In Lapsley v. Township of Sparta (A-68/69-20/085422) (Decided January 18, 2022), the Supreme Court of New Jersey held that injuries sustained in a parking lot owned and controlled by a New Jersey municipality were compensable under the Workers’ Compensation Act.
Facts of Lapsley v. Township of Sparta
Defendants Township of Sparta, Paul Austin, and Sparta Department of Public Works (collectively, defendants) challenged a denial of workers’ compensation benefits to plaintiff Diane Lapsley under the Workers’ Compensation Act. Lapsley was employed by the Township as a librarian for the Sparta Public Library. The library is in a municipal complex with athletic fields, offices, and three common-use parking lots. The Township owns and maintains the parking lots, which are open to Township employees and the general public alike. The Township did not direct employees to park in the parking lots, assign parking spaces for employees, or require permit or paid parking. Nor did the Township restrict employees’ manner of traveling between the parking lots and the library.
On February 3, 2014, Lapsley’s husband arrived at the library to drive Lapsley home. As they walked from the library to the car through the parking lot, they were suddenly struck by a snowplow owned by the Township and operated by Paul Austin, a Township employee. As a result, Lapsley suffered injuries to her leg requiring multiple surgeries and leaving her permanently disfigured. Lapsley filed a complaint against defendants in the Law Division and, later, a claim for workers’ compensation benefits against the Township in the Division of Workers’ Compensation.
The Division of Workers’ Compensation found that Lapsley’s injuries arose out of and in the course of her employment and were therefore compensable under the Workers’ Compensation Act. Lapsley appealed, and the Appellate Division reversed, finding Lapsley’s injuries were not compensable under the Act.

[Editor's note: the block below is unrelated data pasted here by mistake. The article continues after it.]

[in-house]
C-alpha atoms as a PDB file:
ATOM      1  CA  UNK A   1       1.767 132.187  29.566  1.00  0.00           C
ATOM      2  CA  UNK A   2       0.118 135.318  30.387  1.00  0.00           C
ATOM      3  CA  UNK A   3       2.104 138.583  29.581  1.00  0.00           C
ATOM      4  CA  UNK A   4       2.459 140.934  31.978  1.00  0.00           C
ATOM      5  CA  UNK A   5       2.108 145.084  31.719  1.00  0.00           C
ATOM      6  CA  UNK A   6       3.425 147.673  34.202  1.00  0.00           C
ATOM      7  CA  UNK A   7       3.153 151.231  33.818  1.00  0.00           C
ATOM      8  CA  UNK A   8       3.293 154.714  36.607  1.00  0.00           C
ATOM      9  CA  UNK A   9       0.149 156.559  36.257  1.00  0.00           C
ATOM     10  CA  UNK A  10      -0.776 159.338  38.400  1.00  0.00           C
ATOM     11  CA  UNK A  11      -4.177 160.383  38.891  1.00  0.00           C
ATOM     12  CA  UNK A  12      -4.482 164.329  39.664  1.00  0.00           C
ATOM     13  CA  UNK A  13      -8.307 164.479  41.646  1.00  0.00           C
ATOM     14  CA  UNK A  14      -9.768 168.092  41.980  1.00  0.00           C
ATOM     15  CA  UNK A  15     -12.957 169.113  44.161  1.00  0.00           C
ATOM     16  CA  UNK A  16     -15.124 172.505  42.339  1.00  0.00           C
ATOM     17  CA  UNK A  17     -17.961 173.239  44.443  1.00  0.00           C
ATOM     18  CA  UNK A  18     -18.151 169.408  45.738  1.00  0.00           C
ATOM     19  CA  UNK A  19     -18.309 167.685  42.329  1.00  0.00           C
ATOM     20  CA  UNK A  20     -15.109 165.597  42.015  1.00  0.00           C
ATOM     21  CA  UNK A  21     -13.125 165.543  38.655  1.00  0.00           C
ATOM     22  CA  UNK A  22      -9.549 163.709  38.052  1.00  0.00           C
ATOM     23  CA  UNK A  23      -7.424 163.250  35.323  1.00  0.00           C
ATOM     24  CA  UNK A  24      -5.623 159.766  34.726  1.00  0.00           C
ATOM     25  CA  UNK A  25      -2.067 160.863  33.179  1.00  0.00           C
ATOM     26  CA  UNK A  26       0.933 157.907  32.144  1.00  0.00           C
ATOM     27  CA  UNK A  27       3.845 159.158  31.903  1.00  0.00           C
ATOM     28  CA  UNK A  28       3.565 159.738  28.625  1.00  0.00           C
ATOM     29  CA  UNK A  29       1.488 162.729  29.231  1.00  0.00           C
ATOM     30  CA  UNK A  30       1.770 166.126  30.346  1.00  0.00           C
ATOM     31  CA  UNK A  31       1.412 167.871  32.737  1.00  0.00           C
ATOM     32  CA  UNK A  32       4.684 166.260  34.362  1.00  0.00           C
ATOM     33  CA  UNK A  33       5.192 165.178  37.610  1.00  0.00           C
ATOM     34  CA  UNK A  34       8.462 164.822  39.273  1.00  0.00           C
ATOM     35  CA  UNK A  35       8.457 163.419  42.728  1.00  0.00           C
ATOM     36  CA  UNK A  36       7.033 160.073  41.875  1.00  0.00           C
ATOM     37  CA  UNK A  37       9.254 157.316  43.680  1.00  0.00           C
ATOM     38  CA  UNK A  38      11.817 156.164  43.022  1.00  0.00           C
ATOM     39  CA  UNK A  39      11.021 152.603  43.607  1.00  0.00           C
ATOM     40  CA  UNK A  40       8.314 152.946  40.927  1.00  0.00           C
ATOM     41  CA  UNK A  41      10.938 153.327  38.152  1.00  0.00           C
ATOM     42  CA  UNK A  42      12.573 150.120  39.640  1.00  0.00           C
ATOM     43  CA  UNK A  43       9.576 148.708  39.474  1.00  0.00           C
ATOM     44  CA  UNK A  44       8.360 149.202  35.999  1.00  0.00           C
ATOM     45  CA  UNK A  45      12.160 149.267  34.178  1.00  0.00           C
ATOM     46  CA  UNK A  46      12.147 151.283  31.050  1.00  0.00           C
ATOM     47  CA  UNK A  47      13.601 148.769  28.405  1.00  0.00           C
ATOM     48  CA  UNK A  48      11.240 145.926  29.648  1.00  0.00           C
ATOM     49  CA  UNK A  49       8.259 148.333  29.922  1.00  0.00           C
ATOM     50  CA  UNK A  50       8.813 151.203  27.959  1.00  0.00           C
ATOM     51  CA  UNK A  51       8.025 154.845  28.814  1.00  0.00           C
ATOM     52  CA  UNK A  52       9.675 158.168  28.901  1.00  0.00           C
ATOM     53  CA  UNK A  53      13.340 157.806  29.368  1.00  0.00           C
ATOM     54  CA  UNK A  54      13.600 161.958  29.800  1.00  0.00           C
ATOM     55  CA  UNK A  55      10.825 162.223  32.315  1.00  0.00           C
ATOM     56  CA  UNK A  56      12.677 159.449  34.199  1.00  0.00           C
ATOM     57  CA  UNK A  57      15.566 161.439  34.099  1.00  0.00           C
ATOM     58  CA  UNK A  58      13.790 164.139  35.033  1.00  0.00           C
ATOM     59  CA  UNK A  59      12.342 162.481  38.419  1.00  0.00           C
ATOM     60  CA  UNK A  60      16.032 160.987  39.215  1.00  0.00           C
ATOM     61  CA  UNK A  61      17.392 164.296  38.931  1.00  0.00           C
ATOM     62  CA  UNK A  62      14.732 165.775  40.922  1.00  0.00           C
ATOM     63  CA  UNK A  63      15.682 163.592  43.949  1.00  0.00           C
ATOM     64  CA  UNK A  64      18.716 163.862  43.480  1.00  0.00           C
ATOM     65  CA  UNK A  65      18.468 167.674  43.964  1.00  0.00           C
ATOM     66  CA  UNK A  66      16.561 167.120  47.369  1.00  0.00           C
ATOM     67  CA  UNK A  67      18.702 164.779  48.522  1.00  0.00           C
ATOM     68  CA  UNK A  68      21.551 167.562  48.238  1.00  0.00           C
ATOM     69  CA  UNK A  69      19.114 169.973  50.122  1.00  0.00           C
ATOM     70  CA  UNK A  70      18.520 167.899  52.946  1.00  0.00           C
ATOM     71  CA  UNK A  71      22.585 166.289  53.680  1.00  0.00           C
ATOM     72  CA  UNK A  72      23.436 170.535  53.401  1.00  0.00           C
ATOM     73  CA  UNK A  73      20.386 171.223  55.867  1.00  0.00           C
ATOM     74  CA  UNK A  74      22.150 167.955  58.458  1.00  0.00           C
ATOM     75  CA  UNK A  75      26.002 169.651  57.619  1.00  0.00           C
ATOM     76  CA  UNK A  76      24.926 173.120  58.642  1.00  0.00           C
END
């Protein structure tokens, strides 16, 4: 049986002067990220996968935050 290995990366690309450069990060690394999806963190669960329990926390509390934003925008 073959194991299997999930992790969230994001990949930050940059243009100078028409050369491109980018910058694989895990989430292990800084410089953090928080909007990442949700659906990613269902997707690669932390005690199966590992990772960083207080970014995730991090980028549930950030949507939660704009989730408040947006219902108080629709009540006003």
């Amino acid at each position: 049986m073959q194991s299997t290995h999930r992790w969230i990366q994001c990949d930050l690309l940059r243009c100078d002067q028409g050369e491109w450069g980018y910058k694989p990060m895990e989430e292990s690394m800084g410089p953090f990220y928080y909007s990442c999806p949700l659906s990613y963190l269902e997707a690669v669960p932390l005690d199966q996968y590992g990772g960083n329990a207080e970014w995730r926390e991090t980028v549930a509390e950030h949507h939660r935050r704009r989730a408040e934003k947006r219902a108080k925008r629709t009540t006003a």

NJ Supreme Court’s Decision in Lapsley v. Township of Sparta
The New Jersey Supreme Court reversed. “We find that Lapsley’s injuries arose out of and in the course of her employment because the parking lot where she was injured was owned and maintained by the Township, adjacent to her place of work, and used by Township employees to park,” Justice Fernandez-Vina wrote. “We therefore conclude that Lapsley was entitled to benefits under the Act, and we reverse the judgment of the Appellate Division.”
In reaching its decision, the New Jersey Supreme Court relied on the “premises rule” under the State’s Workers’ Compensation Act. It provides that “[e]mployment shall be deemed to commence when an employee arrives at the employer’s place of employment to report for work and shall terminate when the employee leaves the employer’s place of employment, excluding areas not under the control of the employer.
Justice Fernandez-Vina went on to explain that to determine whether an injury is compensable, “[t]he pivotal questions under the premises rule are (1) where was the situs of the accident, and (2) did the employer have control of the property on which the accident occurred.” Kristiansen v. Morgan, 153 N.J. 298, 316-17 (1998). He further noted that the meaning of “control” under the Act is more expansive than under formal property concepts. As the court held in Kristiansen, “[C]ontrol exists when the employer owns, maintains, or has exclusive use of the property.”
Applying the premises rule, the New Jersey Supreme Court concluded that Lapsley is entitled to compensation under the Act. Justice Fernandez-Vina wrote:
The site of the accident was the parking lot adjacent to the library where Lapsley’s husband had parked; Lapsley stepped off the library curb directly into the parking lot before being injured there. The Township controlled that parking lot through its ownership and maintenance…The parties do not dispute the Township’s ownership or maintenance. The Township’s plowing of the parking lot of snow when the accident occurred visibly demonstrated the Township’s exercise of control over the lot. Also, the Township would have been aware that a library employee would park in the lot directly abutting the library.
The New Jersey Supreme Court further cited that the Township controlled this parking lot adjacent to Lapsley’s place of work. And the lot was available for use by employees of the adjacent library. “Therefore, we find Lapsley’s injuries arose out her employment and are compensable under the Act. That construction of the Act is consistent with its ‘broad remedial objective,’” Justice Fernandez-Vina wrote.